Physical Therapy Curriculum

Information compiled by the team - last updated December 2010

Studying in the field

According to the Bureau of Labor Statistics, "employment in physical therapy is expected to increase faster than the average, as rapid growth in the number of middle-aged and elderly individuals increases the demand for therapeutic services." Physical therapists (PTs) play an integral role in the health care field, alleviating human physical discomfort through physical means as opposed to drug therapy.

Physical therapists specialize in evaluating and treating physical human body disorders, resulting from injury, disease, and any other bodily or mental condition. The primary human systems with which physical therapy is concerned are: integumentary (skin), musculoskeletal, neuromusculoskeletal, and cardiopulmonary. By focusing on these human systems, physical therapists can provide appropriate therapeutic intervention. Patients include: accident victims and individuals with disabling conditions such as low back pain, arthritis, heart disease, fractures, head injuries, and cerebral palsy. Working in conjunction with other health care professionals, in addition to patients and their families, physical therapists are responsible for the planning, implementation and evaluation of physical therapy programs.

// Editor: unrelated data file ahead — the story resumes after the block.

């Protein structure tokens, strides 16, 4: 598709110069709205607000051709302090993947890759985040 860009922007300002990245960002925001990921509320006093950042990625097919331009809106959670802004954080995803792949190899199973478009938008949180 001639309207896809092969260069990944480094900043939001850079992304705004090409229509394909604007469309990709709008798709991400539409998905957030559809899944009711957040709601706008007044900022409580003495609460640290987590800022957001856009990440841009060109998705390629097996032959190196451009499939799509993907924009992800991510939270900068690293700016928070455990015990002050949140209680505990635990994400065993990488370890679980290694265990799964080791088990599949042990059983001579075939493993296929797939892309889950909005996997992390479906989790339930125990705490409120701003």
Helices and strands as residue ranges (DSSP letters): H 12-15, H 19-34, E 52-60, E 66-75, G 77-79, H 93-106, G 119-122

Graduate level physical therapy programs are offered at both the Masters Level (MS in Rehabilitation) and doctoral level, Doctor of Physical Therapy (DPT). Major course components include: basic and clinical sciences, physical therapy-specific arts and sciences, health care administration, research, and education. Fostering a holistic approach to physical therapy's rehabilitation services, specific courses are offered in conjunction with occupational therapy and speech language pathology. Clinical practicums are an integral part of physical therapy programs, enhancing a student's hands on problem-solving and assessment abilities. All US states require licensure for practice. Upon acceptance and enrollment in a physical therapy program, students are eligible for membership in the American Physical Therapy Association (APTA). 

Job opportunities in the field

The field of physical therapy is bursting with career opportunities in diverse settings: hospitals, home health agencies, nursing homes, adult daycare programs, and schools. PT professionals may also establish their own practice or become part of a consulting group. In addition, physical therapists may teach in academic institutions or obtain employment with research organizations. Those considering the physical therapy field should keep in mind that this is a physically demanding job. Physical therapists are often required to stoop, kneel, crouch, lift, and stand for long periods while lifting and maneuvering both patients and equipment. We recommend you visit the programs you are interested in for more specific information and to learn about their particular areas of focus.



Check out: Physical/Occupational Therapy & Sciences Graduate Programs and Online Occupational Therapy Graduate Programs



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